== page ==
As the parties gear up for primaries, they have to contend with the grim reality. Not the recession seizing much of the developed world: the fact that they're broke and laden with debt, and that donors seem few and far between.
They'll have to spend less than the law allows, probably around NIS 250 million altogether, because they can't afford to spend more. The law would allow them to spend about NIS 340 million.
As for donations, the law lets the parties tap each household for up to NIS 1,700, and they can't touch corporate money. As layoffs spread and consumer confidence wanes, the chance of households ponying up 1,700 shekels - or even 1,700 agorot - is growing dimmer.
The Knesset allocates NIS 1.2 million per Knesset member to finance party primaries, but the amount is the average of the number of seats the party had in the outgoing and incoming Knesset. In other words, it's calculated after the election, and when cutting checks, parties have to estimate how many seats they're likely to get.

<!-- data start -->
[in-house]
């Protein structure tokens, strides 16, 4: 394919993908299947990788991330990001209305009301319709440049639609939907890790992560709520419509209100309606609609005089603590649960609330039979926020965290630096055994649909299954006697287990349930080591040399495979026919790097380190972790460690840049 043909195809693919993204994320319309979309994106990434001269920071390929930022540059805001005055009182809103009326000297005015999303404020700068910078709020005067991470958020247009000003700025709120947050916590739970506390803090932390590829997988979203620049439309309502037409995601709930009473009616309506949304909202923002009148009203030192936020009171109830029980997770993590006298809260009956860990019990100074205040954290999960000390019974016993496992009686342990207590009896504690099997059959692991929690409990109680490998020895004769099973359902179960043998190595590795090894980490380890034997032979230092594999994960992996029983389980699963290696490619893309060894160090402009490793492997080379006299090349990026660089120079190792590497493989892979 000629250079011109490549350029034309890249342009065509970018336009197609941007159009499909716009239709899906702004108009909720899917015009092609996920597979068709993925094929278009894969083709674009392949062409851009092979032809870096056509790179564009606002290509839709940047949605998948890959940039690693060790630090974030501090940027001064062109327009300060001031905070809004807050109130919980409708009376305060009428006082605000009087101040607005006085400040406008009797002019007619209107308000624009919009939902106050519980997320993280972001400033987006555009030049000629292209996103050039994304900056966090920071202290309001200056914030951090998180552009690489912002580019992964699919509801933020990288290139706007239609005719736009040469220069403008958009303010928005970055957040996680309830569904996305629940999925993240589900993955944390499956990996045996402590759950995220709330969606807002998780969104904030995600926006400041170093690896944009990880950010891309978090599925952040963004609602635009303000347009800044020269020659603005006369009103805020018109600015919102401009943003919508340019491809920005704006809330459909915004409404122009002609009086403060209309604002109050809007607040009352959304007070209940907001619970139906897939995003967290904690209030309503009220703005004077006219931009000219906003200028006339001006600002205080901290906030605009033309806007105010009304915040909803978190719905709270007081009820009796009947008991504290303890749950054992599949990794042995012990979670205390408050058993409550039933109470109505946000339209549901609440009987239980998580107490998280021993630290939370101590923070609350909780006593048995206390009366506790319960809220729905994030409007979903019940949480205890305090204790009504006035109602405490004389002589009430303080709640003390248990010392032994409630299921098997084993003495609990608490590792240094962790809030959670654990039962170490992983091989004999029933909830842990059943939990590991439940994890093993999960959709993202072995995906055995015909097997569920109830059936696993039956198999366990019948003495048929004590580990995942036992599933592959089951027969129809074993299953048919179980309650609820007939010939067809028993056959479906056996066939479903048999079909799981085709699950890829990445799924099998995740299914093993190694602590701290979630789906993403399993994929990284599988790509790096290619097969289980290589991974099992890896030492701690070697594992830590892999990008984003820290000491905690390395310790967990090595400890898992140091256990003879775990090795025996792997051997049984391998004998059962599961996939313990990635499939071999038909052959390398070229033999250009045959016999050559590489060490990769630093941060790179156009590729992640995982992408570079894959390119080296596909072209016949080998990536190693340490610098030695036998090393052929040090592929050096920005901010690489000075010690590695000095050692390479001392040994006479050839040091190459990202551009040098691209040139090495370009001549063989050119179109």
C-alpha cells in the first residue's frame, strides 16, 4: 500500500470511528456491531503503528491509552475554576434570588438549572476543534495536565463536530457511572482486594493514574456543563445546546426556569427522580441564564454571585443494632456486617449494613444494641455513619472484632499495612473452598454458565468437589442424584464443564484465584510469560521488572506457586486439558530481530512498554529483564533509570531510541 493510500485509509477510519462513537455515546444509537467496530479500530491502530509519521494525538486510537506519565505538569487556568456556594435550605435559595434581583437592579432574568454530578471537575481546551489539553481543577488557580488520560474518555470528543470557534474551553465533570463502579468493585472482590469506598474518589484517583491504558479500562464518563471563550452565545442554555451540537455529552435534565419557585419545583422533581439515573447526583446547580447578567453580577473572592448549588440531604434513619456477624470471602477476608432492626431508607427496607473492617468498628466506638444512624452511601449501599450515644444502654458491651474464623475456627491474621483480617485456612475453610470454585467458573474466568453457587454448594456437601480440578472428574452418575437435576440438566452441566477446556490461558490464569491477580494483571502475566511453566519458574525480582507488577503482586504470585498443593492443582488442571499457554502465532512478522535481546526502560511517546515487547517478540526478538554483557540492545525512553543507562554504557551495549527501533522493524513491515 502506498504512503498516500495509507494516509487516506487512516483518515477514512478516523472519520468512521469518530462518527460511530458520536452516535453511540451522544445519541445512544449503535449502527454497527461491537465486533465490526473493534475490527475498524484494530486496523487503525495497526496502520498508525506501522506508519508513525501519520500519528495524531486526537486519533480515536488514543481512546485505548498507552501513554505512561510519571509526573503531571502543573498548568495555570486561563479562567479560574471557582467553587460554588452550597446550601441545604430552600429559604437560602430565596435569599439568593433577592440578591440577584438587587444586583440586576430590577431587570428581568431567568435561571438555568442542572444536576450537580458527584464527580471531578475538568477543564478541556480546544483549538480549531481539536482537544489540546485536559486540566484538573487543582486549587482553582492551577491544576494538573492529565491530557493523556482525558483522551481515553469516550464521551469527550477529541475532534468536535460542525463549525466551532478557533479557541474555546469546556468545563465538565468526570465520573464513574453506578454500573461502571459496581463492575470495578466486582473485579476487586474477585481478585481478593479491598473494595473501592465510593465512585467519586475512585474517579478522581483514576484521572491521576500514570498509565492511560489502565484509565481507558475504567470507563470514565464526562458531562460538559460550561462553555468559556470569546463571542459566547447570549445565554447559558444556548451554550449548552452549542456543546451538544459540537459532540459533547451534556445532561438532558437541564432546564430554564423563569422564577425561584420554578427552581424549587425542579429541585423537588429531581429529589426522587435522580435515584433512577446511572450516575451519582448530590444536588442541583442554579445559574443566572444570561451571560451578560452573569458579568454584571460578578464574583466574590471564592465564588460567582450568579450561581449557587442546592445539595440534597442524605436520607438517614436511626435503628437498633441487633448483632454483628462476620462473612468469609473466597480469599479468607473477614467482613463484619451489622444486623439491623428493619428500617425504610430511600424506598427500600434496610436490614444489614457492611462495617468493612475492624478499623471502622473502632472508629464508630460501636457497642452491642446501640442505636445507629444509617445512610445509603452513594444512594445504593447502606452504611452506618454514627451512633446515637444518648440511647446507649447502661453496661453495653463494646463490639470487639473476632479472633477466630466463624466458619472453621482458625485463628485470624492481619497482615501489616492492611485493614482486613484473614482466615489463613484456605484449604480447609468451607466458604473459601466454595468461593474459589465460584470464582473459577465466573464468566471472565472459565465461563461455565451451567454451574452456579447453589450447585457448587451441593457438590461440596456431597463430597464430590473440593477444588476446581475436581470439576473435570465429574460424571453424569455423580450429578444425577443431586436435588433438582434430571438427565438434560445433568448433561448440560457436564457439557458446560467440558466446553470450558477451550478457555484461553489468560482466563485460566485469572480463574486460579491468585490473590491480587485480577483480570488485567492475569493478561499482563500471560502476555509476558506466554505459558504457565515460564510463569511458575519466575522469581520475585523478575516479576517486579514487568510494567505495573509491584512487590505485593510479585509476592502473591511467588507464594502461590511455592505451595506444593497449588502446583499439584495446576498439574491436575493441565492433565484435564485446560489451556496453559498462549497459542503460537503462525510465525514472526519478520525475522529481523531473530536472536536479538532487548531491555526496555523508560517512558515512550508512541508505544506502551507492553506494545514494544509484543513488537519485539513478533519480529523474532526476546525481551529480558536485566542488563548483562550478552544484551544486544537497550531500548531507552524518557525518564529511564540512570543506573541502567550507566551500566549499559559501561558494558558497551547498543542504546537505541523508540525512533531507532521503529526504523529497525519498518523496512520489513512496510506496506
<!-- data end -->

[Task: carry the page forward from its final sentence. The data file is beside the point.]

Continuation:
Kadima's elections budget is NIS 51.3 million, but party sources estimate that its spending will max out at NIS 30 million to NIS 40 million, because of its deficit following the municipal elections. Likud is looking at spending NIS 28 million. It predicts more seats - but owes NIS 35 million. Labor will spend at most NIS 25 million, less than its ceiling, because it owes NIS 120 million. Shas is earmarking NIS 20 million for the election, of which NIS 6 million will be borrowed from banks.
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